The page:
September Offerings – Part XX: Something to Delight both Head and Heart

American Art – Part I of III: Bob Clyatt

According to one writer, “Bob Clyatt grew up roaming the countryside of Northern California, ending up studying art at UC Berkeley in the 70s. Absorbing the zeitgeist of that time and place created a desire for fusion in Bob’s work – ancient and contemporary, organic and technological. Using clay as his central medium connects Bob to the
oldest art-making traditions, and he uses a range of vehicles such as assemblage and the introduction of modern materials and gesture to bring about a fusion in the work and give it contemporary voice. Bob spent 8 years in formal study of sculpture, primarily at the Art Students League, and shows his work widely in New York. He lives and has his studio in Rye, NY.”

German painter Anna Borowy (born 1985) lives and works in Berlin.
Anna Borowy
Anna Borowy
Anna Borowy
Anna Borowy


“You think that their
dying is the worst
thing that could happen.

Then they stay dead.” – From “Distressed Haiku,” by Donald Hall, American poet, writer, editor, and literary critic, who was born 20 September 1928.


To grow old is to lose everything.
Aging, everybody knows it.
Even when we are young,
we glimpse it sometimes, and nod our heads
when a grandfather dies.
Then we row for years on the midsummer
pond, ignorant and content. But a marriage,
that began without harm, scatters
into debris on the shore,
and a friend from school drops
cold on a rocky strand.
If a new love carries us
past middle age, our wife will die
at her strongest and most beautiful.
New women come and go. All go.
The pretty lover who announces
that she is temporary
is temporary. The bold woman,
middle-aged against our old age,
sinks under an anxiety she cannot withstand.
Another friend of decades estranges himself
in words that pollute thirty years.
Let us stifle under mud at the pond’s edge
and affirm that it is fitting
and delicious to lose everything.

“The Man in the Dead Machine”

High on a slope in New Guinea
The Grumman Hellcat
lodges among bright vines
as thick as arms. In 1943,
the clenched hand of a pilot
glided it here
where no one has ever been.

In the cockpit, the helmeted
skeleton sits
upright, held
by dry sinews at neck
and shoulder, and webbing
that straps the pelvic cross
to the cracked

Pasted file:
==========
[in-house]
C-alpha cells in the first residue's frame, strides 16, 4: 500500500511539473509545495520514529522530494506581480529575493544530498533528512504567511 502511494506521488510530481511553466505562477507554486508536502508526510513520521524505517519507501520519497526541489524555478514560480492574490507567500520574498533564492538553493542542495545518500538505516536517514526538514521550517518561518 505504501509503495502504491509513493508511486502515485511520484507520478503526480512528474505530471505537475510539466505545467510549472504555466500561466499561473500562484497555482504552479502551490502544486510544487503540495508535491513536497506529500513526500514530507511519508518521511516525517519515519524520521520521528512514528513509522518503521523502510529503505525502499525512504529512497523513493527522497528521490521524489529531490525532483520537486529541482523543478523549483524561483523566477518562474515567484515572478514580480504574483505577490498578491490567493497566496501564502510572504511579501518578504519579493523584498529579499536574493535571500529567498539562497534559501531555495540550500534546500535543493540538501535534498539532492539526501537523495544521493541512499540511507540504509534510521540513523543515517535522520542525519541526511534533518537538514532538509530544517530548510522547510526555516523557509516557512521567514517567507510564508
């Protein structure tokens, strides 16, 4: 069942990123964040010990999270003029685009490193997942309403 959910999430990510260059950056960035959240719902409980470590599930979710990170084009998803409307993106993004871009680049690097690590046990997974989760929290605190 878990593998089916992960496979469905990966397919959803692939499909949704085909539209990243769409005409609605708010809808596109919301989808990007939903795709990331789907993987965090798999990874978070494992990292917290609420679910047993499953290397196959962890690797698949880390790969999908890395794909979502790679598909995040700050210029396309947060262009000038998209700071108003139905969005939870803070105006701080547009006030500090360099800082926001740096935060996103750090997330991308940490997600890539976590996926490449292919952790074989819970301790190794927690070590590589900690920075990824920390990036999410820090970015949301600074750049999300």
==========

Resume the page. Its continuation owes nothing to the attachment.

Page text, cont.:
leather of the seat, and the breastbone
to the canvas cover
of the parachute.

Or say the shrapnel
missed him, he flew
back to the carrier, and every
morning takes the train, his pale
hands on the black case, and sits
upright, held
by the firm webbing.

According to one writer, “Abdalla Omari is a Syrian painter and film maker born in Damascus in 1986, who graduated from Adham Ismael Institute for Visual Arts in 2009.”

According to one historian, “Lladró was born in the mid-1950s as a small family workshop in Almácera, a tiny farming community near the city of Valencia, on Spain’s eastern Mediterranean coast. Born into a humble farming family, the brothers Juan, José and Vicente decided to dedicate their free time to making ceramics as a means of improving their prospects for the future. They enrolled in the Valencia School of Arts and Crafts, where Juan and José studied drawing and painting, while the youngest brother, Vicente, took up sculpture.
In order to put their new knowledge into practice, they built a Moorish-style kiln in the patio of their parents’ home. As their experiments became increasingly successful, they began manufacturing and selling their first ceramic flowers on the local market. Meanwhile, they had started to design and produce their own figurines in porcelain.
In 1958 they moved from their small workshop in the family home in Almácera to a factory located in the nearby town of Tavernes Blanques. The 1960s were years of strong growth and development. In fact, the studios in Tavernes were enlarged seven times until in 1969 the foundations were laid for what was to become Porcelain City, the home of Lladró porcelain art today. For over two decades since that time, Lladró has continued to spread throughout the world, fueling growth back home in tiny Tavernes. Today, with a headcount of two thousand people, Lladró markets its creations in over one hundred countries around the world.”


Native American History – Part I of II: A Blatant Swindle

20 September 1737 – Runner Edward Marshall completes his journey in the Walking Purchase forcing the cession of 1.2 million acres (4,860 km²) of Lenape-Delaware tribal land to the Pennsylvania Colony. In the words of one historian, “William Penn’s heirs, John Penn and Thomas Penn, claimed a deed from the 1680s by which the Lenape promised to sell a tract beginning at the junction of the Delaware River and Lehigh River (modern Easton, Pennsylvania) and extending as far west as a man could walk in a day and a half. This document may have been an unsigned, unratified treaty, or even an outright forgery (‘Encyclopædia Britannica’ refers to it as a ‘land swindle.’ The Penns’ agents began selling land in the Lehigh Valley to colonists while the Lenape still inhabited the area.